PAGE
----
Substance P (SP) and its receptor, the neurokinin-1 receptor (NK-1 R), are expressed by human tenocytes, and they are both up-regulated in cases of tendinosis, a condition associated with excessive apoptosis. It is known that SP can phosphorylate/activate the protein kinase Akt, which has anti-apoptotic effects. This mechanism has not been studied for tenocytes. The aims of this study were to investigate if Anti-Fas treatment is a good apoptosis model for human tenocytes in vitro, if SP protects from Anti-Fas-induced apoptosis, and by which mechanisms SP mediates an anti-apoptotic response. Anti-Fas treatment resulted in a time- and dose-dependent release of lactate dehydrogenase (LDH), i.e. induction of cell death, and SP dose-dependently reduced the Anti-Fas-induced cell death through a NK-1 R specific pathway. The same trend was seen for the TUNEL assay, i.e. SP reduced Anti-Fas-induced apoptosis via NK-1 R. In addition, it was shown that SP reduces Anti-Fas-induced decrease in cell viability as shown with crystal violet assay. Protein analysis using Western blot confirmed that Anti-Fas induces cleavage/activation of caspase-3 and cleavage of PARP; both of which were inhibited by SP via NK-1 R. Finally, SP treatment resulted in phosphorylation/activation of Akt as shown with Western blot, and it was confirmed that the anti-apoptotic effect of SP was, at least partly, induced through the Akt-dependent pathway. In conclusion, we show that SP reduces Anti-Fas-induced apoptosis in human tenocytes and that this anti-apoptotic effect of SP is mediated through NK-1 R and Akt-specific pathways.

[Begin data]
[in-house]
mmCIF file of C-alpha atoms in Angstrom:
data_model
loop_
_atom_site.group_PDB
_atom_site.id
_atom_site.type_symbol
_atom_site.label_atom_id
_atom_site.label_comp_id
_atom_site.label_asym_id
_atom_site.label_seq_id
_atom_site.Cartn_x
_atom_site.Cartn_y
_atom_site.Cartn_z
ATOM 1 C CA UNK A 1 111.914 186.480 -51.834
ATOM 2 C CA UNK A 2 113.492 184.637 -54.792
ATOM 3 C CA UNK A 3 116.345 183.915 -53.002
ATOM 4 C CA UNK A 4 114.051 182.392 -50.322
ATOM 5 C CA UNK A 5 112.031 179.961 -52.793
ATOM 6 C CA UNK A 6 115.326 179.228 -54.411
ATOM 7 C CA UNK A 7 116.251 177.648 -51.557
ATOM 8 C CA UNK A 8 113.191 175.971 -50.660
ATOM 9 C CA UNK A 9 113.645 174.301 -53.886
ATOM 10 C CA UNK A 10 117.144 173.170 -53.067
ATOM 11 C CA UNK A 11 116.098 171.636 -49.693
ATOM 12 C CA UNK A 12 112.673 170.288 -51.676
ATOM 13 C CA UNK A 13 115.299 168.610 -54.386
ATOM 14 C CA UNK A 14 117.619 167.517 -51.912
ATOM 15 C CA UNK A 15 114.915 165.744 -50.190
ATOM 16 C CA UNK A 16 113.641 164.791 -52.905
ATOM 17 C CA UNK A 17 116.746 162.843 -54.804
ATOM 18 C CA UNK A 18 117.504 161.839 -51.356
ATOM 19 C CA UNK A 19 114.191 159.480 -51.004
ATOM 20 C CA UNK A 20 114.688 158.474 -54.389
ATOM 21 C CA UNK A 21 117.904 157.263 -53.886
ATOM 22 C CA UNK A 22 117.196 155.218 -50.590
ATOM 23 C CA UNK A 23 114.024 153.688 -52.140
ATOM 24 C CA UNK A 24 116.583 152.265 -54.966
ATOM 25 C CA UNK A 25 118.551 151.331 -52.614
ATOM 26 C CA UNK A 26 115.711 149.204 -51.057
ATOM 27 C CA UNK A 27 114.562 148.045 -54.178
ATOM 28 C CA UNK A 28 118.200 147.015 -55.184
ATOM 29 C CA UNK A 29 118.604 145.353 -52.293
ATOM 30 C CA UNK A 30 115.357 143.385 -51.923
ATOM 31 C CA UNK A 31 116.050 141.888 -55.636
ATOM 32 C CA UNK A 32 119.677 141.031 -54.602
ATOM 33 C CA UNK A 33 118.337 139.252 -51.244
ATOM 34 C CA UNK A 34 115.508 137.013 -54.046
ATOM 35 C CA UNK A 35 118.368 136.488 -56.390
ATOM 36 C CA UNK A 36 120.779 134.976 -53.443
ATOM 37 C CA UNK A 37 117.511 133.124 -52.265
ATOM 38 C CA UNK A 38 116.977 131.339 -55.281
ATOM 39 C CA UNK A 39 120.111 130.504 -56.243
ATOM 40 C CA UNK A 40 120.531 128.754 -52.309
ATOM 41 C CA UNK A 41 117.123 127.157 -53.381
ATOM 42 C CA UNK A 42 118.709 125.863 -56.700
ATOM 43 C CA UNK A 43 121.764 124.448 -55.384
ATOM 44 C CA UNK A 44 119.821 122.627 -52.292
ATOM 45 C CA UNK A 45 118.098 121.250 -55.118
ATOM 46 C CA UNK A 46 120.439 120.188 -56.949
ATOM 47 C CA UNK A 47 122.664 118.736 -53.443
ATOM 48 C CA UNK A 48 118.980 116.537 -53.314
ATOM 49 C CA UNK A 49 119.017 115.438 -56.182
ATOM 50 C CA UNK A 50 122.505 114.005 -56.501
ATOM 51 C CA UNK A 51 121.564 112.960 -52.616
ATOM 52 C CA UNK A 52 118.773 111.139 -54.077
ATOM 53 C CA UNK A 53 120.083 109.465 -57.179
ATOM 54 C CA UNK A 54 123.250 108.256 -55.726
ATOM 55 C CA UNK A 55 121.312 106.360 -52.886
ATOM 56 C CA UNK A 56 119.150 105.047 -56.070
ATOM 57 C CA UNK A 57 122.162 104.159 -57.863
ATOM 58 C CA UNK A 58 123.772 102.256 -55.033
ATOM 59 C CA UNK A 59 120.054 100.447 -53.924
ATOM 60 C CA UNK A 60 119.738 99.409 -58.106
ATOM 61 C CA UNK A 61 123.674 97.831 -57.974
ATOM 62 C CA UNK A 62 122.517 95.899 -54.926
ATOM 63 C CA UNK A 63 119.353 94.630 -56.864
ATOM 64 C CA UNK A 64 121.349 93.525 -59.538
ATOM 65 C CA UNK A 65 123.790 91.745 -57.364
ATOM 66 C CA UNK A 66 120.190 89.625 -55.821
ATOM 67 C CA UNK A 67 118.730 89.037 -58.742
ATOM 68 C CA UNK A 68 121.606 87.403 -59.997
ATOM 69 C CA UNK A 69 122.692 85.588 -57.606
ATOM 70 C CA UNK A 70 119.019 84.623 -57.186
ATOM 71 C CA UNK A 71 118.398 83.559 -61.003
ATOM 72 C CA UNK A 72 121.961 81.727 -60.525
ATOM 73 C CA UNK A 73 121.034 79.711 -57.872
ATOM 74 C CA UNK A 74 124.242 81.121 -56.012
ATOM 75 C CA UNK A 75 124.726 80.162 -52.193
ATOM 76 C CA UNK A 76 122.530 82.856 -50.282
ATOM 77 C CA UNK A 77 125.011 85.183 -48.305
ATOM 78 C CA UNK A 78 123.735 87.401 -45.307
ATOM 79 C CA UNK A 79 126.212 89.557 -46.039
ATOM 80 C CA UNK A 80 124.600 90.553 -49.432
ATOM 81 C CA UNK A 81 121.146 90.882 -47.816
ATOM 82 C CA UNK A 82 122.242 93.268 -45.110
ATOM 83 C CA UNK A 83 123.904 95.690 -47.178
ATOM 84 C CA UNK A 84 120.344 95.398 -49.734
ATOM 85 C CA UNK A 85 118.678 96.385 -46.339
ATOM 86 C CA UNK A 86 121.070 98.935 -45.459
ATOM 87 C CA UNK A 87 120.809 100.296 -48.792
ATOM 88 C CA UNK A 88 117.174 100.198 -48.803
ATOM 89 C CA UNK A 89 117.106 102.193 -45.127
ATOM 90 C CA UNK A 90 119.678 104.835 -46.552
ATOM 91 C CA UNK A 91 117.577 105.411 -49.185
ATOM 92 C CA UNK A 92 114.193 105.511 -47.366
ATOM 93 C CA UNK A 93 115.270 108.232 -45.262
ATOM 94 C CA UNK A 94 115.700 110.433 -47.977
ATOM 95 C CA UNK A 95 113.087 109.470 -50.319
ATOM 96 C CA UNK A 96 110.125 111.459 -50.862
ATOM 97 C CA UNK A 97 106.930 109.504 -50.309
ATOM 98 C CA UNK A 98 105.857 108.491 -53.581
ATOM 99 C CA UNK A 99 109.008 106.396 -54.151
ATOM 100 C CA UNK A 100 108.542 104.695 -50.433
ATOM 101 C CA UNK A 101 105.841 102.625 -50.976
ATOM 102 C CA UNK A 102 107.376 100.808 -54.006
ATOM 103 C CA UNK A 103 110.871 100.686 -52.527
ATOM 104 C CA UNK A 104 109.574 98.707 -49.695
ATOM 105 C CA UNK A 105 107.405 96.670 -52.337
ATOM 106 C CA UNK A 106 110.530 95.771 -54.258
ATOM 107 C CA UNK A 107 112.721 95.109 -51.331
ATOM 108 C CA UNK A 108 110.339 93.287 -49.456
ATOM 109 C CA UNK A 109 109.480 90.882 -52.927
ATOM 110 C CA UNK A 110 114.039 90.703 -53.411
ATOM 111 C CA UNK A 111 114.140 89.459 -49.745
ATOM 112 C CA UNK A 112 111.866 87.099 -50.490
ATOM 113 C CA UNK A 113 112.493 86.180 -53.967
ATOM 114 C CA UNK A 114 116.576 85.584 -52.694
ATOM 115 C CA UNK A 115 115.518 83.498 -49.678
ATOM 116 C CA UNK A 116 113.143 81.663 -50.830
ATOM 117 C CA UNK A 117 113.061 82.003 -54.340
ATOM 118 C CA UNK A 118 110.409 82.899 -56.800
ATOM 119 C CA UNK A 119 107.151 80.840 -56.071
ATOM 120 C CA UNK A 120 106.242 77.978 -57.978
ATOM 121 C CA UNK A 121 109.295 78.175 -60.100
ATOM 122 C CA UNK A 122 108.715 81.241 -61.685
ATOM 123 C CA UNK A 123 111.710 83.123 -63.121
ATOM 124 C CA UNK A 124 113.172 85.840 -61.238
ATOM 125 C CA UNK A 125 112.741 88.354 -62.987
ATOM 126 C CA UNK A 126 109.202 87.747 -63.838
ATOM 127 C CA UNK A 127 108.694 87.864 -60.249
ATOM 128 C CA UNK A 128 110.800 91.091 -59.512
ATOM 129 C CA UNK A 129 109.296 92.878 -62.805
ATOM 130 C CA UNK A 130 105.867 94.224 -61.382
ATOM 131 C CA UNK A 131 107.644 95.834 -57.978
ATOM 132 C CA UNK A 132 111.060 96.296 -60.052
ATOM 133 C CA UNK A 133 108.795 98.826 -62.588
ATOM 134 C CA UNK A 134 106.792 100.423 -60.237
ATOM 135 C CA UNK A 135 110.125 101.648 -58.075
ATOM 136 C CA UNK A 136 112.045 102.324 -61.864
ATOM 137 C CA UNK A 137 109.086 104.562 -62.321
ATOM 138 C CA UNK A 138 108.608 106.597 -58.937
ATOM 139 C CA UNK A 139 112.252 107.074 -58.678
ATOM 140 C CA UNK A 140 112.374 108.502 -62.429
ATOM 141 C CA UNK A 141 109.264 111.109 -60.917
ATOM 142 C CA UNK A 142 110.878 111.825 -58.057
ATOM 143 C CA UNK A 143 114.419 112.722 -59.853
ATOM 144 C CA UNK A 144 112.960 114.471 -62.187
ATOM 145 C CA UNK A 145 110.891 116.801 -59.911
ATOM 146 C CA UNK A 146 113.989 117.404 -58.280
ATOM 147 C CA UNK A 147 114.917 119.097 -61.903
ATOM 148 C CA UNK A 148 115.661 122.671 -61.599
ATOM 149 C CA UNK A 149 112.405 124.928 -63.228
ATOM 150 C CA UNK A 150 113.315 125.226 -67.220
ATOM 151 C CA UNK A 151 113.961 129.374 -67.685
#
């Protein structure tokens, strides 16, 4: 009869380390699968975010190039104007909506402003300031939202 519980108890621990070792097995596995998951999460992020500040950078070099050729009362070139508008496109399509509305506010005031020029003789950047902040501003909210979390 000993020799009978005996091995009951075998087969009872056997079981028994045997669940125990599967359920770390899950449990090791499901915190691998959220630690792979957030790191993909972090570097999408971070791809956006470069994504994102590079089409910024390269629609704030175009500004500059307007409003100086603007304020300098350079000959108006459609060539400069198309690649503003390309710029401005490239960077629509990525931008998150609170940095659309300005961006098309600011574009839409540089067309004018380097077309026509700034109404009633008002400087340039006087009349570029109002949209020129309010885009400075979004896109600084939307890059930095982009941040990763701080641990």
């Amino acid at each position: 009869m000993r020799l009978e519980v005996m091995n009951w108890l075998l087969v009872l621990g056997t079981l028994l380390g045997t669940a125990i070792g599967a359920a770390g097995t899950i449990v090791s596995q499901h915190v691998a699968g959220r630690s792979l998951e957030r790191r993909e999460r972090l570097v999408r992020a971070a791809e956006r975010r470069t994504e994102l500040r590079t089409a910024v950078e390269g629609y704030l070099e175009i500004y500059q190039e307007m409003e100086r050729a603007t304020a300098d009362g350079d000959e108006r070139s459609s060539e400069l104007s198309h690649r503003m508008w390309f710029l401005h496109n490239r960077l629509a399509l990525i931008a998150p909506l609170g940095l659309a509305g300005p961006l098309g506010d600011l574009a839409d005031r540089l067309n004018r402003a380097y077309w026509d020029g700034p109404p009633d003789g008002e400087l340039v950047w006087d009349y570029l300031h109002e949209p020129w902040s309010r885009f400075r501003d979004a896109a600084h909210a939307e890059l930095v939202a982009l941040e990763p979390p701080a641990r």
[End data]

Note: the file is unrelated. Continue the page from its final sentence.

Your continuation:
|Asymmetric dimethylarginine attenuates serum starvation-induced apoptosis via suppression of the Fas (APO-1/CD95)/JNK (SAPK) pathway.|